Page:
Call it conversations on canvas, or if you like, visual jazz. The Montreal-based live-painting initiative En Masse, which gathered some of its sharpest talents to create an exclusive work for SAFEWALLS this past November, has been making a lot of noise for a little under two years now. 2011 promises even bigger things — and En Masse is all about going big!
Deploying teams of no less than four and as many as forty-plus artists drawn from the milieus of the fine arts, graphic design, graffiti, tattooing, underground comics, and indie concert-poster creation, En Masse specializes in large-scale murals — always in black and white, always totally improvised on the spot, and always totally collaborative. The works are essentially gigantic extensions of the “exquisite corpse,” the spontaneous, collaborative drawing strategy invented by the Surrealist movement in which one artist after another adds to an unplanned and increasingly strange and wondrous image. Reflecting the spectrum of street and lowbrow art, En Masse presents a mélange of so many different personal styles that nonetheless blend together seamlessly in an eye-popping, hallucinatory stew. The philosophy of En Masse, on the other hand, is very simple and clear: bring visual artists out of their lonely studios and into a lively community, and share their excitement with a public hungry for honest, unpretentious, engaging art.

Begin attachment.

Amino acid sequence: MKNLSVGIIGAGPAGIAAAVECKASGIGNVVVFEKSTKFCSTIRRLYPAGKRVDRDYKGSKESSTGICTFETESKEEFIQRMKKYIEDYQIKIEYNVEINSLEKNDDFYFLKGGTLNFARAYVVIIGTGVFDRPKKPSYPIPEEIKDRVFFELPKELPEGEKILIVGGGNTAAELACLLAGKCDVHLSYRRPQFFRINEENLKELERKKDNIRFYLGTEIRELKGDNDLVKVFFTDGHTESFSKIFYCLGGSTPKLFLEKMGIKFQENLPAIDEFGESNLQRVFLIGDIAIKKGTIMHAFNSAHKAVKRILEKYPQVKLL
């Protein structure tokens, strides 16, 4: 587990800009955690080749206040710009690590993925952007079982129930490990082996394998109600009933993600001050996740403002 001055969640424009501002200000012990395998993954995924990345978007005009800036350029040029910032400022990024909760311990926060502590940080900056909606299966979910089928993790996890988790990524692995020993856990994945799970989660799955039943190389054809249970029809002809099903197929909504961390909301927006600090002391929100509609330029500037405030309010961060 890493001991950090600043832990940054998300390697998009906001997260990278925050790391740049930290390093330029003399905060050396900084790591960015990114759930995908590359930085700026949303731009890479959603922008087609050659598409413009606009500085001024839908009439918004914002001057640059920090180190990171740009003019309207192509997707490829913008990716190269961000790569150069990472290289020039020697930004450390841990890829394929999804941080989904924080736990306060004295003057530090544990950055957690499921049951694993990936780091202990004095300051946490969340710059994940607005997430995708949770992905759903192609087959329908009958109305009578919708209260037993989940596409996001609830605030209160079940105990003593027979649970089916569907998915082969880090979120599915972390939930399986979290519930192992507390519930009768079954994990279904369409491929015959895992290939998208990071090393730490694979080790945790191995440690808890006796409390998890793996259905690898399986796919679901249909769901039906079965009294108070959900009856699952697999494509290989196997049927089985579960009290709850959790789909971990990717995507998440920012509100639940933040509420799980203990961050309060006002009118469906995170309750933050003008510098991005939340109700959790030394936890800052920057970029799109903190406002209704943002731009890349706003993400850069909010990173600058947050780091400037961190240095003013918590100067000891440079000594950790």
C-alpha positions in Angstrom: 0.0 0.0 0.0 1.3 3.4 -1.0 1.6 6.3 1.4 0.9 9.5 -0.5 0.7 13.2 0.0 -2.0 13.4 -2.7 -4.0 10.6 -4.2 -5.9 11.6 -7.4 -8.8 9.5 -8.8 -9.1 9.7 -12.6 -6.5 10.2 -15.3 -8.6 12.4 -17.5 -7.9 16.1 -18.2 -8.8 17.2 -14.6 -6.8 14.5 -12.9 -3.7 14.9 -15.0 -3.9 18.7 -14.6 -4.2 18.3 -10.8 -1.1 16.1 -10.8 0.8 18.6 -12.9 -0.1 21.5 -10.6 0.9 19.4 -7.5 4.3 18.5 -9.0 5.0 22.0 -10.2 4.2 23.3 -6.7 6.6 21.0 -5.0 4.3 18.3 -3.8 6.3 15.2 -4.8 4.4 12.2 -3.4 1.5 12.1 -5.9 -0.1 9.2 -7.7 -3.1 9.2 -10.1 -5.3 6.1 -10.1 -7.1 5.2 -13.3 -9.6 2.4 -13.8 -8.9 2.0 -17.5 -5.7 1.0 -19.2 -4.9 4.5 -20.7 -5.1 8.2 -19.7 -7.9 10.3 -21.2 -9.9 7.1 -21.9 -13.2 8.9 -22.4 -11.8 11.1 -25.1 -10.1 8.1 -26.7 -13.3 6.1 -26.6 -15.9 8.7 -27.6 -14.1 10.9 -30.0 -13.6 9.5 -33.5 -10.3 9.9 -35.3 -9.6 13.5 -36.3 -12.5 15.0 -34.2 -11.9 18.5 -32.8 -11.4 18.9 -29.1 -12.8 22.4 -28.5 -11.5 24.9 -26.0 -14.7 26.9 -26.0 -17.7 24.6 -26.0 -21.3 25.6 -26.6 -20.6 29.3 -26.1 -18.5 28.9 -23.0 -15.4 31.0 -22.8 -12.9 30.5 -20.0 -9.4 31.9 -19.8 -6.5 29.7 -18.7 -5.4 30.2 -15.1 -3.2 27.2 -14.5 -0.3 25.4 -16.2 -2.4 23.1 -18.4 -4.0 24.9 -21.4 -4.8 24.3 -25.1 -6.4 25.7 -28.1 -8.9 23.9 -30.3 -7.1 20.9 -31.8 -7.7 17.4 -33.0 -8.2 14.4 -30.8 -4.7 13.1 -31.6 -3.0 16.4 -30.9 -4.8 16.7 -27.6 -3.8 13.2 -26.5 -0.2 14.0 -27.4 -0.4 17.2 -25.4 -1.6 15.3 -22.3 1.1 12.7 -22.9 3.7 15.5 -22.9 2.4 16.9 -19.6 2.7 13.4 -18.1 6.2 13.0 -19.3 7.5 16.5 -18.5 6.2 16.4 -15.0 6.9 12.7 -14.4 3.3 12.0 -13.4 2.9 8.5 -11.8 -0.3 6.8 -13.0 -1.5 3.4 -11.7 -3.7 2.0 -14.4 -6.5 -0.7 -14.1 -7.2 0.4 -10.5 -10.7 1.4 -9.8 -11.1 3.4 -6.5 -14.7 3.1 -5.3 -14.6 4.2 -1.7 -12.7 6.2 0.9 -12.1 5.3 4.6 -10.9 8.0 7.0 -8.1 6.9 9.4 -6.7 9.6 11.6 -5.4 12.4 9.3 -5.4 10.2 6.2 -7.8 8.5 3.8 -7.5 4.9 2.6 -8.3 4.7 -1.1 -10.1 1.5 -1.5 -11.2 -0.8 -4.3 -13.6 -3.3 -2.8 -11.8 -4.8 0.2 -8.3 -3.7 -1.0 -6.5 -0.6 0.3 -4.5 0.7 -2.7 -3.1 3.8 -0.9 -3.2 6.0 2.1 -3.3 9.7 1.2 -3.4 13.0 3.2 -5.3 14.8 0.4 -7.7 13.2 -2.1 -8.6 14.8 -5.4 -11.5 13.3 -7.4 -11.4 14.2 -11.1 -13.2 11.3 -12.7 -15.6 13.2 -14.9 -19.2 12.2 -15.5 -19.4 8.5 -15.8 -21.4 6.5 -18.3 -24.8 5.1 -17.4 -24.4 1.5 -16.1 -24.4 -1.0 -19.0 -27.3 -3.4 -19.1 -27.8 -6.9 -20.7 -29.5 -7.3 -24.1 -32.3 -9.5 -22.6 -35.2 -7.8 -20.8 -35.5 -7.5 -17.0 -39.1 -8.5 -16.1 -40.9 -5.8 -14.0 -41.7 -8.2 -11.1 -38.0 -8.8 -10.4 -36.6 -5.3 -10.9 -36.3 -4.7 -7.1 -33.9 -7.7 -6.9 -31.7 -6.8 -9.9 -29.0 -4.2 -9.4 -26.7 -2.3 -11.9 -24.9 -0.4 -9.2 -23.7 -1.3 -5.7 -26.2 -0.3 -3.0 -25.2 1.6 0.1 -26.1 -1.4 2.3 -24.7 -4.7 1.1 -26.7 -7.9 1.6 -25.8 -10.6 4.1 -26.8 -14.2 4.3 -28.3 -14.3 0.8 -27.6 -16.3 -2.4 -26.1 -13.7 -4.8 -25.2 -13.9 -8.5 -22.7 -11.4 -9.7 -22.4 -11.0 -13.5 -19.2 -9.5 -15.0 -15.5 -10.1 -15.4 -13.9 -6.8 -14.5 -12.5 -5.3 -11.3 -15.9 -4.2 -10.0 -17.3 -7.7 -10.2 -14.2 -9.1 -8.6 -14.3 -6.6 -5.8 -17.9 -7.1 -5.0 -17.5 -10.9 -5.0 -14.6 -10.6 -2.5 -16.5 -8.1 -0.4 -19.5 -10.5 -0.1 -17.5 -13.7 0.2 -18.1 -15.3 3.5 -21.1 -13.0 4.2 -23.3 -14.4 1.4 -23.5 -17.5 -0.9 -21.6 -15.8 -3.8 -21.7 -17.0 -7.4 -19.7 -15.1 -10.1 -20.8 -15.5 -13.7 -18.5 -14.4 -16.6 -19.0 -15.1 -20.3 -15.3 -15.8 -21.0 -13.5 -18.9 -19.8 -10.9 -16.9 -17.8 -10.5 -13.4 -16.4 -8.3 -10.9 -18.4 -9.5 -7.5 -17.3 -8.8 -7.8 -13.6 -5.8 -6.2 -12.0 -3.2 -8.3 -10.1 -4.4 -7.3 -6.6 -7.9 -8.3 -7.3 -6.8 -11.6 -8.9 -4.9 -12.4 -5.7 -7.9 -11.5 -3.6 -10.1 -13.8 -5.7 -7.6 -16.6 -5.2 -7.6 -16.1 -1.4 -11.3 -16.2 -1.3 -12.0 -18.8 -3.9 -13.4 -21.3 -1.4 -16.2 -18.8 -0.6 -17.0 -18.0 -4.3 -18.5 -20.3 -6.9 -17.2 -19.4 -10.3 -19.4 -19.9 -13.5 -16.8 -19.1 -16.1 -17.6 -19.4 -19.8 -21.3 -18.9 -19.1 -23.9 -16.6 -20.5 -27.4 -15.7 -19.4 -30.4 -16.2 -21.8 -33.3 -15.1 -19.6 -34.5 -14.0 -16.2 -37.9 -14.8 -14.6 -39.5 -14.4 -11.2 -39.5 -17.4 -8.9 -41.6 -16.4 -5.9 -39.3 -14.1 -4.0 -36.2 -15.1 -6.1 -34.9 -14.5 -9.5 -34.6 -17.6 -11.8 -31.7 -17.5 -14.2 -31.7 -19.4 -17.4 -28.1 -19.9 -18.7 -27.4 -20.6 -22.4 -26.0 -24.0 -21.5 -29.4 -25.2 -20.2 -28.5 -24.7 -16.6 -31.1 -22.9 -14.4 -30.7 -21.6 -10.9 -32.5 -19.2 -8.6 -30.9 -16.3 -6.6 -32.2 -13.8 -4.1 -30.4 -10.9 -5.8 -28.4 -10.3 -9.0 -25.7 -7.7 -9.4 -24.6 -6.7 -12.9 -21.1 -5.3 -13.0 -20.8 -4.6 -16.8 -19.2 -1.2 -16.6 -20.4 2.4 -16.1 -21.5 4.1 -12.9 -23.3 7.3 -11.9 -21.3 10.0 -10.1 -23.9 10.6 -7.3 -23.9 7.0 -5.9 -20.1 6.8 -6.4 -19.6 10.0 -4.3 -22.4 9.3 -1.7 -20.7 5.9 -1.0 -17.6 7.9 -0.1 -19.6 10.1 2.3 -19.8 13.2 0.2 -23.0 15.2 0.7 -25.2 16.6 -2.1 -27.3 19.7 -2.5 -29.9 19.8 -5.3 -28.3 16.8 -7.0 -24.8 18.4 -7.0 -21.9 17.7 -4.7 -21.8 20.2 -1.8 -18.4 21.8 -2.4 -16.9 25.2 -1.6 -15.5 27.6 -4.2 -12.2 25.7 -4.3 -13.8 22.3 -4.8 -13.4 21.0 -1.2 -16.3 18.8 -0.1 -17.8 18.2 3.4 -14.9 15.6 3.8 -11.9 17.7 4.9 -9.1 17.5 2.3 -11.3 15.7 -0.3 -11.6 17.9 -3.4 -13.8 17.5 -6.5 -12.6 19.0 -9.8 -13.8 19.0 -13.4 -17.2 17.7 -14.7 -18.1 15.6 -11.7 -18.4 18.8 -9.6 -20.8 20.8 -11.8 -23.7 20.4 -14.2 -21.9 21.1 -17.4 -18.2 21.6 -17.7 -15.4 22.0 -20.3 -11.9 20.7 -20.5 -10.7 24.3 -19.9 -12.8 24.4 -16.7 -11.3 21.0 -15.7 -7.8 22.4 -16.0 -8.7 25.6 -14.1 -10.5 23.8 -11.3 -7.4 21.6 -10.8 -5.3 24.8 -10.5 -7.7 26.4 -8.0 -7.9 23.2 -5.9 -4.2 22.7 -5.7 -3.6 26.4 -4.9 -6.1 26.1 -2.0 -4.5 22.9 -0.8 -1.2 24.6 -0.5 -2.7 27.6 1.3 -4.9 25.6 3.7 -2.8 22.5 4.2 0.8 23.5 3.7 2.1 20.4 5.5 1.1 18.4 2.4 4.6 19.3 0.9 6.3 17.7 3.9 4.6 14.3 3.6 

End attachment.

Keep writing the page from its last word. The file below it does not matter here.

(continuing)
En Masse began as an exhibition curated by founders Jason Botkin and Tim Barnard at Galerie Pangée in Montreal’s Old Port district, in February 2009. It was intended to be a one-time-only affair. Over the course of the month’s 28 days, the same number of artists filled 1,200 square feet of paper-covered wall space, unveiling the final work at month’s end with a banging party during the Montreal Highlights Festival’s all-night Nuit Blanche event. The results were so impressive and the public reaction so enthusiastic that En Masse simply had to continue. Since the Nuit Blanche launch, En Masse has had gallery shows, high-profile festival engagements (Montreal’s Osheaga and Escales Improbables, for instance), private contracts for clients like Sid Lee and the Old Port’s Petit Hotel, even community-outreach efforts connecting the En Masse team with artistically inclined teenagers.